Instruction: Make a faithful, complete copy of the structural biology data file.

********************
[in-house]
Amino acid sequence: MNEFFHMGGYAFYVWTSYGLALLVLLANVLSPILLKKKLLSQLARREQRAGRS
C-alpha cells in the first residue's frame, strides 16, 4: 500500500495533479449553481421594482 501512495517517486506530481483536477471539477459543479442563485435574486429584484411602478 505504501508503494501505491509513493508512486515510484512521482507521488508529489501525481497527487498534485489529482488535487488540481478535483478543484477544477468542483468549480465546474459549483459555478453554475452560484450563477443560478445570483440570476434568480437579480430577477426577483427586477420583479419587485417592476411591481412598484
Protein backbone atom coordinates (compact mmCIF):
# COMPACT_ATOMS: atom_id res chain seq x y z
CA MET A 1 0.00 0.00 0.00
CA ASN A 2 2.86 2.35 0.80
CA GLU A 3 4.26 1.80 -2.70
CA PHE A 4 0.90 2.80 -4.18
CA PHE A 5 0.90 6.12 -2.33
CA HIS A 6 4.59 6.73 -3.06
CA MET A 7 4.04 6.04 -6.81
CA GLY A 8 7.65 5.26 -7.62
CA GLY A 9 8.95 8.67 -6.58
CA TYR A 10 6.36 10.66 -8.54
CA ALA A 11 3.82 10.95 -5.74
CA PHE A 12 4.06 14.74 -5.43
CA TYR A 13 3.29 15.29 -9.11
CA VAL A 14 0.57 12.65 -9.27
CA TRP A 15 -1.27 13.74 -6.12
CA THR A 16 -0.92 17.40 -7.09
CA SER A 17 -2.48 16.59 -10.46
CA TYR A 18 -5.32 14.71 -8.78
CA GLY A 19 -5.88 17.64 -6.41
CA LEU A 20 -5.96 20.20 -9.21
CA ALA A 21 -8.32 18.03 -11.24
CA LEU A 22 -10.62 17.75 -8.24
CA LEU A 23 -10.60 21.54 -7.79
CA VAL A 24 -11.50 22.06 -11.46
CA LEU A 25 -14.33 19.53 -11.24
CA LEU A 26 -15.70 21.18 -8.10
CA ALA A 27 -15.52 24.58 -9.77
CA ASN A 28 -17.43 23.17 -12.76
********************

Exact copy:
[in-house]
Amino acid sequence: MNEFFHMGGYAFYVWTSYGLALLVLLANVLSPILLKKKLLSQLARREQRAGRS
C-alpha cells in the first residue's frame, strides 16, 4: 500500500495533479449553481421594482 501512495517517486506530481483536477471539477459543479442563485435574486429584484411602478 505504501508503494501505491509513493508512486515510484512521482507521488508529489501525481497527487498534485489529482488535487488540481478535483478543484477544477468542483468549480465546474459549483459555478453554475452560484450563477443560478445570483440570476434568480437579480430577477426577483427586477420583479419587485417592476411591481412598484
Protein backbone atom coordinates (compact mmCIF):
# COMPACT_ATOMS: atom_id res chain seq x y z
CA MET A 1 0.00 0.00 0.00
CA ASN A 2 2.86 2.35 0.80
CA GLU A 3 4.26 1.80 -2.70
CA PHE A 4 0.90 2.80 -4.18
CA PHE A 5 0.90 6.12 -2.33
CA HIS A 6 4.59 6.73 -3.06
CA MET A 7 4.04 6.04 -6.81
CA GLY A 8 7.65 5.26 -7.62
CA GLY A 9 8.95 8.67 -6.58
CA TYR A 10 6.36 10.66 -8.54
CA ALA A 11 3.82 10.95 -5.74
CA PHE A 12 4.06 14.74 -5.43
CA TYR A 13 3.29 15.29 -9.11
CA VAL A 14 0.57 12.65 -9.27
CA TRP A 15 -1.27 13.74 -6.12
CA THR A 16 -0.92 17.40 -7.09
CA SER A 17 -2.48 16.59 -10.46
CA TYR A 18 -5.32 14.71 -8.78
CA GLY A 19 -5.88 17.64 -6.41
CA LEU A 20 -5.96 20.20 -9.21
CA ALA A 21 -8.32 18.03 -11.24
CA LEU A 22 -10.62 17.75 -8.24
CA LEU A 23 -10.60 21.54 -7.79
CA VAL A 24 -11.50 22.06 -11.46
CA LEU A 25 -14.33 19.53 -11.24
CA LEU A 26 -15.70 21.18 -8.10
CA ALA A 27 -15.52 24.58 -9.77
CA ASN A 28 -17.43 23.17 -12.76